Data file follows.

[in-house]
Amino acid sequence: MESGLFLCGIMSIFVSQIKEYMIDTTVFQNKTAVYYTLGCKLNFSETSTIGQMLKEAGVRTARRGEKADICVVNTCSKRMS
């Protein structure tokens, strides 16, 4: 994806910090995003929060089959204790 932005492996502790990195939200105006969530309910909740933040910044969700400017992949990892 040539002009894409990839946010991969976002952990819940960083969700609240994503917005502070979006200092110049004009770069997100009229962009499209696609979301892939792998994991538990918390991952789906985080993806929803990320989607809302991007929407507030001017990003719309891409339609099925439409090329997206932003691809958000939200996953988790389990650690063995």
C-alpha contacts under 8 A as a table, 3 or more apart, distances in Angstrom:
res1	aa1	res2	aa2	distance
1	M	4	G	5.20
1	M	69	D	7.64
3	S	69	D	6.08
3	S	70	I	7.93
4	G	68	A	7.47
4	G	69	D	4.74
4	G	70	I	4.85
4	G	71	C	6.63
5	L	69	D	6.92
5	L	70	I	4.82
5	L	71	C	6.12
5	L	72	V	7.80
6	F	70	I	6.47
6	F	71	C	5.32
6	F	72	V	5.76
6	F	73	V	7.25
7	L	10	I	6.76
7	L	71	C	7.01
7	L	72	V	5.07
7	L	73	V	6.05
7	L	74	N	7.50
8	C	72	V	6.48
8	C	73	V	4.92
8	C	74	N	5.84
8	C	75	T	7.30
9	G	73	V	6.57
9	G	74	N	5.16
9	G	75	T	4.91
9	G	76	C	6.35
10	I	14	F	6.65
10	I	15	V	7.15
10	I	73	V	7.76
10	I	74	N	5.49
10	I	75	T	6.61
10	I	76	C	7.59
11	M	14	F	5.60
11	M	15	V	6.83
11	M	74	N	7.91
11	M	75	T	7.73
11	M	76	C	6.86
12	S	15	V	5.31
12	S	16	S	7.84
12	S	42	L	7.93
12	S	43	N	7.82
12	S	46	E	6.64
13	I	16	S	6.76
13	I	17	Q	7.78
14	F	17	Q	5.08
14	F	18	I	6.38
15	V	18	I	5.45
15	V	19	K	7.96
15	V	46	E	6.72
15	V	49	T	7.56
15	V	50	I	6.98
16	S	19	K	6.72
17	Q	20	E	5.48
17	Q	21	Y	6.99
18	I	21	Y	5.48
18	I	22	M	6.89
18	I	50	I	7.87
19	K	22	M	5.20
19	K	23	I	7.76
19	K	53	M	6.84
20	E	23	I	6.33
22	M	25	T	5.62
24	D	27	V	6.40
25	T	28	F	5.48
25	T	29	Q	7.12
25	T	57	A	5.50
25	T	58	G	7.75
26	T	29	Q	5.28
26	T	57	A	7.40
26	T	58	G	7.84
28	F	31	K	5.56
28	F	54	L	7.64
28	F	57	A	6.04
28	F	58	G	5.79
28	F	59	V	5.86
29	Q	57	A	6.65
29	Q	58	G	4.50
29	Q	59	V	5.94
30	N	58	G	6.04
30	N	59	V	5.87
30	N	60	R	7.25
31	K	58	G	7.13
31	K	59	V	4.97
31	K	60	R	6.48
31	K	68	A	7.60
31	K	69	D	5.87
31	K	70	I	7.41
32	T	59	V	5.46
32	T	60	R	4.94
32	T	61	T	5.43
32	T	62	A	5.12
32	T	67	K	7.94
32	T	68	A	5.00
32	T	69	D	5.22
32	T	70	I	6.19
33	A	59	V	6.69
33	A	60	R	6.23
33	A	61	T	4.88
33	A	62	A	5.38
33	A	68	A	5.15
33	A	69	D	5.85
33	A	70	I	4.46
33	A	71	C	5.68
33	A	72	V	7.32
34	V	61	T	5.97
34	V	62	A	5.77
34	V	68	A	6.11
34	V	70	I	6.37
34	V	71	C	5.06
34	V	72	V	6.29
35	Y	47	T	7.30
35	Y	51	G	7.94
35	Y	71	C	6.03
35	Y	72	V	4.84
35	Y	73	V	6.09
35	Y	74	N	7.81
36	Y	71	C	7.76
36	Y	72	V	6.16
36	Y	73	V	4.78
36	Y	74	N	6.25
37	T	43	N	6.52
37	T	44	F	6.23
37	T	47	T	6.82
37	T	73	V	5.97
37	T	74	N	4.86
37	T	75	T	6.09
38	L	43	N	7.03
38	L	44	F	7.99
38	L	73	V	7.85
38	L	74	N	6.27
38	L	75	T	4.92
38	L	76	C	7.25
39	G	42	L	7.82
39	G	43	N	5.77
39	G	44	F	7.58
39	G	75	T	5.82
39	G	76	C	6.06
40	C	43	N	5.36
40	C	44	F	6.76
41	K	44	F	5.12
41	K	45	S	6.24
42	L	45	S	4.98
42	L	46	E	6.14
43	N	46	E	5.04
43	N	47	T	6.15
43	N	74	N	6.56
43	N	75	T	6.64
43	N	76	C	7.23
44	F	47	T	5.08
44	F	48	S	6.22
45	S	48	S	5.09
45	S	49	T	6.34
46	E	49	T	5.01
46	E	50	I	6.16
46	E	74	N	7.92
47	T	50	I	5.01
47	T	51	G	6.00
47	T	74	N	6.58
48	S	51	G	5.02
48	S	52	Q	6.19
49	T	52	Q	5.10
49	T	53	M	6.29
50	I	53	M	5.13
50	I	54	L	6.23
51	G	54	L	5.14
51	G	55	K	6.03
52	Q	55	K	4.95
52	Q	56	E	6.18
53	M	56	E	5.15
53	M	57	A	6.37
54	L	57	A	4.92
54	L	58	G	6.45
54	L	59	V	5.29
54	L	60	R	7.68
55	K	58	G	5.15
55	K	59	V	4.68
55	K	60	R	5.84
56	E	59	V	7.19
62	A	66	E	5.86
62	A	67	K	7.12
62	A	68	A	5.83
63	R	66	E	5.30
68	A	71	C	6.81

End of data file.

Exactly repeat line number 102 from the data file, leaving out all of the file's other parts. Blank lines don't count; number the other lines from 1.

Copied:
32	T	69	D	5.22